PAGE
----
The former president resigned on Tuesday from the seat he held in the Senate since 2014, arguing that he is a victim of procedural violations by the CSJ.
Former Colombian President Álvaro Uribe, in house arrest for a week for alleged procedural fraud and bribery of witnesses, asked the Supreme Court of Justice (CSJ) to forward his file to the Attorney General’s Office, confirmed this Thursday 20-A his defense.
“Yesterday, the defense of President Álvaro Uribe formalized before the Special Investigation Chamber of the Supreme Court the request for referral of the case to the Attorney General’s Office according to the Colombian legal establishment that determines it,” he reported this Thursday August 20 in a statement the lawyer Jaime Granados.
Uribe resigned Tuesday from the seat he held in the Senate since 2014 on the grounds that he is a victim of procedural violations by the Supreme Court.
His lawyers now hope that since he does not have the jurisdiction of a congressman, which is why the Court was handling the case, his process will go to the ordinary Justice and the Prosecutor’s Office will take over his file.
“The Political Constitution as well as the jurisprudence of the high court clearly determine that in this case, as in any other in which the facts investigated are not related to parliamentary activity, this transfer will be carried out,” added Granados.
On August 4, the Supreme Court ordered Uribe’s house arrest, considering that there are risks of him obstructing Justice and since then the former president has said that he has no procedural guarantees in the high court.
Debate for court jurisdiction
This case began in 2012 when Uribe sued today’s senator from the leftist Polo Democrático Alternativo (PDA) Iván Cepeda, who at that time was preparing a complaint in Congress against him for alleged links with paramilitarism.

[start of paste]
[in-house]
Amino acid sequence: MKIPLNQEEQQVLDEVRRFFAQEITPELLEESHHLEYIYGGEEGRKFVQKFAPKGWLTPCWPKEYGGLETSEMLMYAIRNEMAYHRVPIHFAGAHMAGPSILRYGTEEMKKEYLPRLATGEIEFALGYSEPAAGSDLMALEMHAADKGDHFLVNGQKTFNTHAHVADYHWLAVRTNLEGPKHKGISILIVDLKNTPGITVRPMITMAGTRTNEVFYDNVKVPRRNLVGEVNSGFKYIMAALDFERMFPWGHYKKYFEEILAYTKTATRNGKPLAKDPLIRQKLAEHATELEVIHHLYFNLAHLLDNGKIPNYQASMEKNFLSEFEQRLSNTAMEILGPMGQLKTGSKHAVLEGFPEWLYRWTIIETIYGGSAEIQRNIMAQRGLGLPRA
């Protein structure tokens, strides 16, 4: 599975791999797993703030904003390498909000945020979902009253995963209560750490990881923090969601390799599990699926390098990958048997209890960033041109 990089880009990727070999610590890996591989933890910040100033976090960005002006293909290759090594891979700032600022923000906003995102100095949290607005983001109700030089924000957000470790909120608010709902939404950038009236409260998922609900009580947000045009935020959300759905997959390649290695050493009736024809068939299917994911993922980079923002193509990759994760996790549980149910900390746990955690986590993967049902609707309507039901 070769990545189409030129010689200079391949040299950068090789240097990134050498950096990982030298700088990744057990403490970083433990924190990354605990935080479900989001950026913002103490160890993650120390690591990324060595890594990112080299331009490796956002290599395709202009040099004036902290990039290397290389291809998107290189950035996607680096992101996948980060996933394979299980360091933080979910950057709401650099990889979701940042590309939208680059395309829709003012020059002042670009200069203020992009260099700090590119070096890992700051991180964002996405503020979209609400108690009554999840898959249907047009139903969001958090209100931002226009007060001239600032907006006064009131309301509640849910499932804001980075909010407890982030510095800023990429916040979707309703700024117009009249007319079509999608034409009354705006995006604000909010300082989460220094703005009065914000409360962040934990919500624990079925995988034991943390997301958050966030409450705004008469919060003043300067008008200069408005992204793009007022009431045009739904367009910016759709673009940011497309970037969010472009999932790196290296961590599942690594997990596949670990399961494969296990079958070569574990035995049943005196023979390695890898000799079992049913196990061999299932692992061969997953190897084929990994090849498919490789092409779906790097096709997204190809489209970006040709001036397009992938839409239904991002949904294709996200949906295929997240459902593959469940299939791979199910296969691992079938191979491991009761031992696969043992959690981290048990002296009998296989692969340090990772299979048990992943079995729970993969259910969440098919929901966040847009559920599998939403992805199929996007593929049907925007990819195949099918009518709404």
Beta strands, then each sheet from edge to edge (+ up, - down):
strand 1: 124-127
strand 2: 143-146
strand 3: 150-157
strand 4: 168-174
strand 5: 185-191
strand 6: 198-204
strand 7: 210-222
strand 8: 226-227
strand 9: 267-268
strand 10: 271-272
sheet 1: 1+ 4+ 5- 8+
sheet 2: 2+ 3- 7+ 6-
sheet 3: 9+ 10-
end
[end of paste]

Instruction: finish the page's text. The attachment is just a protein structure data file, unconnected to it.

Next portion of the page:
The process against Cepeda changed radically when the CSJ magistrate José Luis Barceló not only filed it away but also opened an investigation into Uribe for alleged manipulation of witnesses.
Cepeda, now a civil party in the process as a victim, is convinced that jurisdiction over the case “continues to be held by the Supreme Court” and one of his arguments is that Uribe “committed several alleged crimes” using members of his Unit of Legislative Work (UTL), as he said Tuesday in statements to Efe.
The senator also assured that many of the events that today have the former president in house arrest are related to debates that he held in Congress in which he linked Uribe with paramilitary groups, arguments that were rejected by Uribe’s defense.
“The falsehoods of Senator Iván Cepeda, trying to link the parliamentary activities of Dr. Uribe or his work team to this investigation have no basis either in the file or in the truth,” added lawyer Granados on Thursday.
According to the legal team of the former president, in the Prosecutor’s Office this process will not have summary reserve so that the whole country will be able to “know it and thus verify who is telling the truth and who is not.”
Uribe’s resignation from the Senate deepened the polarization around his figure. While Cepeda and sectors of the opposition assure that this decision is a strategy to evade justice, more than a hundred Colombians have filed legal appeals to demand the freedom of the former president.
The Civil Chamber of the Supreme Court reported on Wednesday that “for not being part of the process (lack of legitimacy) nor for there to be a violation of political rights,” it denied 177 guardianships (appeal for protection) of individuals against the preventive detention against Uribe.